A one-time billionaire hedge fund founder tapped ex-classmates and longtime friends at public companies for secrets to earn tens of millions of dollars in illegal profits, a prosecutor said Wednesday at the only trial to result from what the government calls the biggest hedge fund insider-trading probe ever.
"Greed and corruption. That's what this case is all about," Assistant U.S. Attorney Jonathan Streeter told the federal jury in Manhattan at the start of his opening statement in the trial of Raj Rajaratnam, who founded the now defunct Galleon Group LLC family of hedge funds in 1997. Rajaratnam, 53, remained still as Streeter described securities fraud crimes in stark terms, repeatedly pointing at the defendant.
Given his turn, defense lawyer John Dowd said, "the evidence will show the government has it wrong. And the government has it wrong because it believed the word of unbelievable people." He said Rajaratnam spent $300 million annually at Galleon on research and called it the best in the business to the benefit of pension funds, wealthy individuals and hard-working citizens.
For jurors, Dowd countered the image Streeter tried to project of a hard-driving, greedy, win-at-all-costs Wall Street dynamo by saying: "When you invest in mutual funds, you're relying on somebody like Raj to manage your money."
As Streeter told it, Rajaratnam traded on secret information "again and again and again" between 2003 and 2009, going to great lengths to cheat, even offering a job to the wife of someone he wanted to glean inside information from.
"The defendant often knew tomorrow's business news today," he said. "But there was one critical thing he didn't know. He didn't know that the FBI was listening."
The trial comes more than a year after prosecutors announced they had raised the stakes to root out corruption on Wall Street by using wiretaps for the first time on a wide scale to eavesdrop on private conversations of those trading inside information at public companies and at hedge funds. Too often, they said, those calls revealed insider information being passed around casually.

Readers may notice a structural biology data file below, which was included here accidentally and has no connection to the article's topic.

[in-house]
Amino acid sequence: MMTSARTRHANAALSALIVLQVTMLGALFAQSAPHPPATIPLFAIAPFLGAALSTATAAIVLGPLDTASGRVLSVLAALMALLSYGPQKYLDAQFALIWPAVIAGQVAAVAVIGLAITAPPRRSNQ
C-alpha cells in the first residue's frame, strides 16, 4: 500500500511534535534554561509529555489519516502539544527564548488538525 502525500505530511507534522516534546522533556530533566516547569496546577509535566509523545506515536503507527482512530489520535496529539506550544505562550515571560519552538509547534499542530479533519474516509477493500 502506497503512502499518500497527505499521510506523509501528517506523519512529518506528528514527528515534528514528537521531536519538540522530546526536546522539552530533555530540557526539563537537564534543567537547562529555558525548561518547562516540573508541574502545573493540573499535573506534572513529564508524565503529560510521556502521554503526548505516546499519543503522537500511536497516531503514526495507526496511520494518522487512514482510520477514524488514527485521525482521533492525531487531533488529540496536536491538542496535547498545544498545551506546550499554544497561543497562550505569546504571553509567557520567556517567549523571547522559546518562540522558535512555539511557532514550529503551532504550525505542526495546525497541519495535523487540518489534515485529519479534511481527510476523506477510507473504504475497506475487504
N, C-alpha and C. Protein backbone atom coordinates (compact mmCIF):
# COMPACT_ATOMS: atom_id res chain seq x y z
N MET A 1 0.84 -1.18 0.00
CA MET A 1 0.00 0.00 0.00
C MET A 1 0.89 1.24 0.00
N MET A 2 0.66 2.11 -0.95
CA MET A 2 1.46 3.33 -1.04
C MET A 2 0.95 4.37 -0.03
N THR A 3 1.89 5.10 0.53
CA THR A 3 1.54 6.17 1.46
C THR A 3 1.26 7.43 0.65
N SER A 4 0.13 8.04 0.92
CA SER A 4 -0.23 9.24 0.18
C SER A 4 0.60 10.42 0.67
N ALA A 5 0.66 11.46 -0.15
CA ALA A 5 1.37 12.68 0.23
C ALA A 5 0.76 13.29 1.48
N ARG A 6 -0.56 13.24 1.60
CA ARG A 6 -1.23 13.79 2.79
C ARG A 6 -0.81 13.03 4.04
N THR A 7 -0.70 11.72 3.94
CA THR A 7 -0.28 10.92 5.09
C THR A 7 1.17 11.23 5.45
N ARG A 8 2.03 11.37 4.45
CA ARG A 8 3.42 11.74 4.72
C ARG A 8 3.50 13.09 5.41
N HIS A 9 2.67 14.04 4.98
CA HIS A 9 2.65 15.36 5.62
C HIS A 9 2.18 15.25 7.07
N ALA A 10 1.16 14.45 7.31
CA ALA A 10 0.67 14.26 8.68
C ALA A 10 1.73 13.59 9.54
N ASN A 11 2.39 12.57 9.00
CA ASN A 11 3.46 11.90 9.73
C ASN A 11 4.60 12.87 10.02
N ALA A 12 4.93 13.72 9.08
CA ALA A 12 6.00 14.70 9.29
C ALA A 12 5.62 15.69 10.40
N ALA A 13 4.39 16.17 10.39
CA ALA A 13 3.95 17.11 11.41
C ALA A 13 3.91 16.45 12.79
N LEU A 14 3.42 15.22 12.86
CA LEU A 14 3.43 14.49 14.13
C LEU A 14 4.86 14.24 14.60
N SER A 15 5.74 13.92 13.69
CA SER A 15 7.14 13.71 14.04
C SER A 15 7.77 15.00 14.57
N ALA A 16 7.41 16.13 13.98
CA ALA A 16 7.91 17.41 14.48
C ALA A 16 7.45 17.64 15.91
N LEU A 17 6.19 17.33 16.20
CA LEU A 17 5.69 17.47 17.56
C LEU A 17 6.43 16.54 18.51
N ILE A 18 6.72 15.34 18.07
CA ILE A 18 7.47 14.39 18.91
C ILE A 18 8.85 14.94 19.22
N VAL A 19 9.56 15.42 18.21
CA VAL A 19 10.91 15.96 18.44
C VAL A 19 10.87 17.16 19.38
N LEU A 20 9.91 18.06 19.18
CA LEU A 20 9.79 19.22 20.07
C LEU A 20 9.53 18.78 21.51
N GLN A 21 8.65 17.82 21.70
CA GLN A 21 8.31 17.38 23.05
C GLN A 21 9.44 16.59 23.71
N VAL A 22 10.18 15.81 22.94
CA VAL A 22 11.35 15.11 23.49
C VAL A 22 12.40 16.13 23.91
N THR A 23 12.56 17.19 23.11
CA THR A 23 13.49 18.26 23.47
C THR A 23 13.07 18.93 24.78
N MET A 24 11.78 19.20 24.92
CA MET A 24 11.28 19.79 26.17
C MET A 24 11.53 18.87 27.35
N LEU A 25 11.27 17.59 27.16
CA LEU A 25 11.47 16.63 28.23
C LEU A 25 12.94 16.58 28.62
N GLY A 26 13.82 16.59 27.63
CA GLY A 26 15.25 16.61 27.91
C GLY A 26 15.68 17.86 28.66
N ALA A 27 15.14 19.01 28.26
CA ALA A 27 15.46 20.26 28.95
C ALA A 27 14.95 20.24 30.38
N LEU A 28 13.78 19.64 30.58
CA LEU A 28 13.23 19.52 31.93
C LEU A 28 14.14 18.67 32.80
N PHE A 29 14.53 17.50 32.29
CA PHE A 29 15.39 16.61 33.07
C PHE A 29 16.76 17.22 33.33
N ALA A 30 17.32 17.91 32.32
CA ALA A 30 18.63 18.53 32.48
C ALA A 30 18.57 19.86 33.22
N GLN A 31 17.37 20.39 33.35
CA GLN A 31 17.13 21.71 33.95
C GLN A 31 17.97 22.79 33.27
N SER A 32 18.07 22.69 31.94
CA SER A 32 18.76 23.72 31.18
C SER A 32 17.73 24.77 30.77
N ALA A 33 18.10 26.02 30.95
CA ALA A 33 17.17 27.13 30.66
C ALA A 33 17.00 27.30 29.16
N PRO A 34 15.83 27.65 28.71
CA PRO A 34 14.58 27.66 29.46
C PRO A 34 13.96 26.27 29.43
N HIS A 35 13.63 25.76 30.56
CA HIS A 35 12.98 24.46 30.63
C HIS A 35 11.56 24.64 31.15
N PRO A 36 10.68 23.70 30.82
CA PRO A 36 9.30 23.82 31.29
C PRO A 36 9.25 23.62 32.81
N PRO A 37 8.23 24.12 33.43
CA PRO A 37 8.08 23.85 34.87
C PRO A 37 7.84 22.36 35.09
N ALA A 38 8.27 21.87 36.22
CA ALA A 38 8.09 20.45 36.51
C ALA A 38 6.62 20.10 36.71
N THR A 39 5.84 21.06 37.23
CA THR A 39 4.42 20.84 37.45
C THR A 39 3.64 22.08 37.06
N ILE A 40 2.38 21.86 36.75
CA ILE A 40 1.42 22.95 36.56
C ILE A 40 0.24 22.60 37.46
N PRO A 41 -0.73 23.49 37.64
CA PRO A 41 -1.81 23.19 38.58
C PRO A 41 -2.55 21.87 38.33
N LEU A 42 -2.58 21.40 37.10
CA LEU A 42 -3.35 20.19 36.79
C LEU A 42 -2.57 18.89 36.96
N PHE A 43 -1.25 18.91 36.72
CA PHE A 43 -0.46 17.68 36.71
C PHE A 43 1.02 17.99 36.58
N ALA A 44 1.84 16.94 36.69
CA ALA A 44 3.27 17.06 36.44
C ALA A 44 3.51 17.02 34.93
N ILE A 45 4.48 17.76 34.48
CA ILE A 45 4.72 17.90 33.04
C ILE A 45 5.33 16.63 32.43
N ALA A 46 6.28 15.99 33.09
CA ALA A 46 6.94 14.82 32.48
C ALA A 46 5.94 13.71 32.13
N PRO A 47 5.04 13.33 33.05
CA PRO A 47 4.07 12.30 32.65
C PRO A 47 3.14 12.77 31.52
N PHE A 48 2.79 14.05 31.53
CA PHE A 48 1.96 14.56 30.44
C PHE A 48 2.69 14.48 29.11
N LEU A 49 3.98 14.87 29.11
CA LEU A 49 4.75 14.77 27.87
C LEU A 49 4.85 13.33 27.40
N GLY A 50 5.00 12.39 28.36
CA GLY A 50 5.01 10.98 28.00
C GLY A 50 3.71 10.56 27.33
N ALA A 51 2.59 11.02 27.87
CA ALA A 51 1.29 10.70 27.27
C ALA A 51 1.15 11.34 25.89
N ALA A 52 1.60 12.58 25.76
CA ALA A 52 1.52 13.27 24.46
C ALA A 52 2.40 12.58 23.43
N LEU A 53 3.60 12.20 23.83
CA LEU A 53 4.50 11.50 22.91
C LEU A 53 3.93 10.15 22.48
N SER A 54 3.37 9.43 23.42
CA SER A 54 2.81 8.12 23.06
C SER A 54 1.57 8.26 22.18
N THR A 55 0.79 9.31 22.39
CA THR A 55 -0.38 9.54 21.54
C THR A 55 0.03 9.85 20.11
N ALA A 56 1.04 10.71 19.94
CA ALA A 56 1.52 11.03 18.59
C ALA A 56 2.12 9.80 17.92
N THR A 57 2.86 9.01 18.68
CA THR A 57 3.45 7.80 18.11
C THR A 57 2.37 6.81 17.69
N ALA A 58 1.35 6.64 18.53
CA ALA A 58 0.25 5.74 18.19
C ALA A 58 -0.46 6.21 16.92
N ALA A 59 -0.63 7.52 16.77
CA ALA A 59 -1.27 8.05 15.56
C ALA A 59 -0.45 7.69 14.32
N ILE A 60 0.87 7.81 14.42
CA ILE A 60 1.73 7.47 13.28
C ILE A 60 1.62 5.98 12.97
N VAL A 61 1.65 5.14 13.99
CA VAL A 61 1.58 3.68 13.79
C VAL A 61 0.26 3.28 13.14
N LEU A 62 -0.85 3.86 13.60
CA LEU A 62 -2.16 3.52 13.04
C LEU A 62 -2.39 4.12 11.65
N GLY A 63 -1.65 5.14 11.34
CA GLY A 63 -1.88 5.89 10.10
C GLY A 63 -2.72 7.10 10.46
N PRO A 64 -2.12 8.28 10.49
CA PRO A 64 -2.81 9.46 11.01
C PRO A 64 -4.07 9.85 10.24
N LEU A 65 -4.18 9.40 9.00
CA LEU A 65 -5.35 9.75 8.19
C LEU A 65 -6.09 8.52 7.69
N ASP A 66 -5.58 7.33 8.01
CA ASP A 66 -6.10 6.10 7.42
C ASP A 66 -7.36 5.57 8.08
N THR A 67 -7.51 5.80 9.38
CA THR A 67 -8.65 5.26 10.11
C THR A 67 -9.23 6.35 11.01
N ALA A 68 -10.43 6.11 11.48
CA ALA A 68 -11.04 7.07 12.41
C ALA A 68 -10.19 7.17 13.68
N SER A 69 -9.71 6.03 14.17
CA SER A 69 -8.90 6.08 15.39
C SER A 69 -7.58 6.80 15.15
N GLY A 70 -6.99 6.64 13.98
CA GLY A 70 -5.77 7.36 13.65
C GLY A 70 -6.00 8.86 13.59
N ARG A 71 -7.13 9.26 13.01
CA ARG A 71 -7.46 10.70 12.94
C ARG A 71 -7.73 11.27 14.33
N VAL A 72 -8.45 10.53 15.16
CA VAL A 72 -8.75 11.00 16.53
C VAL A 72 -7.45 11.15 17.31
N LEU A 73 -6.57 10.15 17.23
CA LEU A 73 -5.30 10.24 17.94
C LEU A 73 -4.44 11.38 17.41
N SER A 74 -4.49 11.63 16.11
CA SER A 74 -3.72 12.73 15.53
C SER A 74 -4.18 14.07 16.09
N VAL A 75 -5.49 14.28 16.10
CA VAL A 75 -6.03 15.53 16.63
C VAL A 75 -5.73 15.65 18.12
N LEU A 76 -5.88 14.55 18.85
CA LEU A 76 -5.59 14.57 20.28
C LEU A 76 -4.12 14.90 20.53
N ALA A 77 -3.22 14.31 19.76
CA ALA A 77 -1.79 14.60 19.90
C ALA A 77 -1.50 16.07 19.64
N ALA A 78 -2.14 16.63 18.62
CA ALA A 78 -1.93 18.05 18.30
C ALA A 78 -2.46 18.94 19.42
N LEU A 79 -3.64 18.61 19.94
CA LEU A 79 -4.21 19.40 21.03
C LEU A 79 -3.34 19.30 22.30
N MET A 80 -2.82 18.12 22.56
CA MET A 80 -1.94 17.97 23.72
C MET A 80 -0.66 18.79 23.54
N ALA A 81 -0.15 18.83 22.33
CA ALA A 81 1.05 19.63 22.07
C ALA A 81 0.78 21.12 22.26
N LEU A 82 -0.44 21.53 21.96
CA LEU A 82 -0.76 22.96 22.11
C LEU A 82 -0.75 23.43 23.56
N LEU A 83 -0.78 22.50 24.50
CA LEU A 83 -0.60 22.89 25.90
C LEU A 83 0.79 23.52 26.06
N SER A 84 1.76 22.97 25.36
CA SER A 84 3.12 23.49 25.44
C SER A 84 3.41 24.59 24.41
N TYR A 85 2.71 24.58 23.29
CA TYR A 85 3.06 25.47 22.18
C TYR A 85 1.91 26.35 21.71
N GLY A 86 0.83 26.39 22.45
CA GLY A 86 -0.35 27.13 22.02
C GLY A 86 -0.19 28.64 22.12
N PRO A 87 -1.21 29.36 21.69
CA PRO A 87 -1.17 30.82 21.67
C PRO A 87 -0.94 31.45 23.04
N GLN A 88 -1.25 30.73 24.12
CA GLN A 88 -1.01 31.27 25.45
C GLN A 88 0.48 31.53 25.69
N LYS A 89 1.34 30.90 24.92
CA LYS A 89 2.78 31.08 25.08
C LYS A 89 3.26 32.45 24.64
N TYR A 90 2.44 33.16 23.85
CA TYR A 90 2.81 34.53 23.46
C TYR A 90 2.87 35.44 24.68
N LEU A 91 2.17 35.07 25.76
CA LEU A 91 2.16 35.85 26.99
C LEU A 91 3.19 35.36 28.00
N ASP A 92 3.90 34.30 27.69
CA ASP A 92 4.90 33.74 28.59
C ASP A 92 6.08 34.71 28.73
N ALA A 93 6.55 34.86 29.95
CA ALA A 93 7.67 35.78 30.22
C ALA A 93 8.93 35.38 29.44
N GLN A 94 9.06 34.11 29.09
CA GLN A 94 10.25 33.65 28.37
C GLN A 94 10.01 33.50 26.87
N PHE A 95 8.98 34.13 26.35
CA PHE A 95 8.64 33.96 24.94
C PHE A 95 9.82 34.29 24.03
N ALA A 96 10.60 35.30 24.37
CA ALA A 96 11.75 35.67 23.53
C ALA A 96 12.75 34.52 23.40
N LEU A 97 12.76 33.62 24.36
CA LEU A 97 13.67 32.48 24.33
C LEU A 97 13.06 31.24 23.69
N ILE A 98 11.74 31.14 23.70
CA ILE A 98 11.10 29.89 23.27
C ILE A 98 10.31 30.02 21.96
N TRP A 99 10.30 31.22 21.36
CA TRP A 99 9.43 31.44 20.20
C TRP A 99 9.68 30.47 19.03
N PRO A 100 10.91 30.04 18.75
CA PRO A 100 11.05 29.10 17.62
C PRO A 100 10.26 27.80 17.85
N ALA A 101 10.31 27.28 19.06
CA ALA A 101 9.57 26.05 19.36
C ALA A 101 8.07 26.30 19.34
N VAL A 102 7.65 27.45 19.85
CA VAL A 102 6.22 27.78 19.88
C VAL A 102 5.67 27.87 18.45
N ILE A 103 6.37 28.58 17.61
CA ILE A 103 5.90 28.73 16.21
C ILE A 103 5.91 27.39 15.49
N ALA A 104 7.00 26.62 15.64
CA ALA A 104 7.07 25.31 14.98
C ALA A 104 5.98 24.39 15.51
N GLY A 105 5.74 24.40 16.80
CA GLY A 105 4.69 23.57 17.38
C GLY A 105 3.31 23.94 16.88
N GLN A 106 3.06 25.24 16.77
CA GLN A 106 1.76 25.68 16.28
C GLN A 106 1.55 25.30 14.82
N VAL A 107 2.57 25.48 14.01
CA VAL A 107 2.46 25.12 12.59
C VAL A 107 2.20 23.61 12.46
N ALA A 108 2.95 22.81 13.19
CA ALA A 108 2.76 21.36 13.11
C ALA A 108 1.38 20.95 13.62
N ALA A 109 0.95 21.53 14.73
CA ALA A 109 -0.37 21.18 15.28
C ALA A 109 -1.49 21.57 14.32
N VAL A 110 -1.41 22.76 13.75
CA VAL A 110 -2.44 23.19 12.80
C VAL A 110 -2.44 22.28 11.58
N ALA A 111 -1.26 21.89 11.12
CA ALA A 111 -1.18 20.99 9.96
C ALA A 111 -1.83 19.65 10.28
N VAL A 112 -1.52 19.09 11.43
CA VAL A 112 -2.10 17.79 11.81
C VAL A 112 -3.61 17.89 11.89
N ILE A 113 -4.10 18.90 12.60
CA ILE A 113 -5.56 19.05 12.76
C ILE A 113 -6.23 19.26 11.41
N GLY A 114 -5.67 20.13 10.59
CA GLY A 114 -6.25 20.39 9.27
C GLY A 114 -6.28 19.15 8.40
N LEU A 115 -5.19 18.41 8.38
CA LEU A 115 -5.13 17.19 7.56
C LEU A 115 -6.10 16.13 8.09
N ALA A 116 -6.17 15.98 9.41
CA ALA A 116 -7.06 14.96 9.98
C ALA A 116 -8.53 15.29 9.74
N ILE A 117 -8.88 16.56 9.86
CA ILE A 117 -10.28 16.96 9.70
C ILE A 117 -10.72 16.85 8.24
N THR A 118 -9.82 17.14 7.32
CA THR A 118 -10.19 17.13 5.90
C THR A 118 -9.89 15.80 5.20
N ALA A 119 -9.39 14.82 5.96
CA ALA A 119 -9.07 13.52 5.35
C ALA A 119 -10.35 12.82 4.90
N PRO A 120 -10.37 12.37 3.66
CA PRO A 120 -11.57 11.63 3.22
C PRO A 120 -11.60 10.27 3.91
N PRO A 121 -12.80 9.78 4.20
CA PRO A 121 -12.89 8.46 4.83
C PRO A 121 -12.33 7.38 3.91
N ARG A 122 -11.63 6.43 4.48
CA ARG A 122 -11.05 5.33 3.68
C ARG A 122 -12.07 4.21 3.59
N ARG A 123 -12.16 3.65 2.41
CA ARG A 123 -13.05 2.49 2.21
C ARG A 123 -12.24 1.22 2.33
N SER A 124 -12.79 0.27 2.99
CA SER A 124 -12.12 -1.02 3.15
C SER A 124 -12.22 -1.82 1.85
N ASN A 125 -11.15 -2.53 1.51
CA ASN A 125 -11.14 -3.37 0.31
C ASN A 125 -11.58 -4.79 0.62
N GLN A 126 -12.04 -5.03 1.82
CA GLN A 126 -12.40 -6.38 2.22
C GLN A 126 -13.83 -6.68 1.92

The prosecution of Rajaratnam, first announced with his October 2008 arrest, has been accompanied by the arrest of more than two dozen others. Nineteen of them have pleaded guilty and many are cooperating. It has led to a second probe of research specialists in the financial industry, nine of whom have been arrested in a crackdown on those who disguise inside information as legitimate research.
Rajaratnam has pleaded not guilty to securities fraud and conspiracy to commit securities fraud. He has been free on $100 million bail. Prosecutors tried to have him jailed without bail prior to trial, saying he may have made more than $50 million illegally.
Streeter said Rajaratnam got secrets from several of his former classmates at the University of Pennsylvania's Wharton School as part of his exploitation of "a corrupt network of people."
Rajaratnam paid one of them, Anil Kumar, a former senior partner and director at McKinsey & Co., on a quarterly basis from 2003 to 2006 for inside information, putting the money in the overseas account of Kumar's housekeeper until Kumar's information made him more than $20 million for a single tip in 2006, the prosecutor said. He said Rajaratnam paid Kumar a $1 million bonus for that tip.
Streeter said Kumar will testify.